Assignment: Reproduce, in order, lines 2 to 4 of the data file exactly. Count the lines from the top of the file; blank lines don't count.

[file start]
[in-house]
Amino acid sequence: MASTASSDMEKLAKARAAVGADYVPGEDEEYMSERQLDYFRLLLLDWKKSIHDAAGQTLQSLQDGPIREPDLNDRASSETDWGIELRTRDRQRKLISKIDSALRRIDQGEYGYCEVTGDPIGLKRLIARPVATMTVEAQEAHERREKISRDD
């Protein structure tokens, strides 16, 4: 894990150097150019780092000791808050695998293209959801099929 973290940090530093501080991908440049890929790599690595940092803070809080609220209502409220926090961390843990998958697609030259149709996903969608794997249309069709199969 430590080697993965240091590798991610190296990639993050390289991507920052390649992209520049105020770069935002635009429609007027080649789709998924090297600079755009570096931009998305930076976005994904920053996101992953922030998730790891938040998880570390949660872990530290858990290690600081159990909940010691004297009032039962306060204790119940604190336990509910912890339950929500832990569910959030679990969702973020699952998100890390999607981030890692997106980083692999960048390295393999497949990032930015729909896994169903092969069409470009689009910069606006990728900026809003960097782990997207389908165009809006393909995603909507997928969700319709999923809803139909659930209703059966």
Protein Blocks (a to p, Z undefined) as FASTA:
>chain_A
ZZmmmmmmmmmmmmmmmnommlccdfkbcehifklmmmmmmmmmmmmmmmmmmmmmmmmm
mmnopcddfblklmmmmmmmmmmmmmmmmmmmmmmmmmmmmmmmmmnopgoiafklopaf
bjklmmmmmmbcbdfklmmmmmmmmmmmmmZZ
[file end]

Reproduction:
Amino acid sequence: MASTASSDMEKLAKARAAVGADYVPGEDEEYMSERQLDYFRLLLLDWKKSIHDAAGQTLQSLQDGPIREPDLNDRASSETDWGIELRTRDRQRKLISKIDSALRRIDQGEYGYCEVTGDPIGLKRLIARPVATMTVEAQEAHERREKISRDD
């Protein structure tokens, strides 16, 4: 894990150097150019780092000791808050695998293209959801099929 973290940090530093501080991908440049890929790599690595940092803070809080609220209502409220926090961390843990998958697609030259149709996903969608794997249309069709199969 430590080697993965240091590798991610190296990639993050390289991507920052390649992209520049105020770069935002635009429609007027080649789709998924090297600079755009570096931009998305930076976005994904920053996101992953922030998730790891938040998880570390949660872990530290858990290690600081159990909940010691004297009032039962306060204790119940604190336990509910912890339950929500832990569910959030679990969702973020699952998100890390999607981030890692997106980083692999960048390295393999497949990032930015729909896994169903092969069409470009689009910069606006990728900026809003960097782990997207389908165009809006393909995603909507997928969700319709999923809803139909659930209703059966």
Protein Blocks (a to p, Z undefined) as FASTA: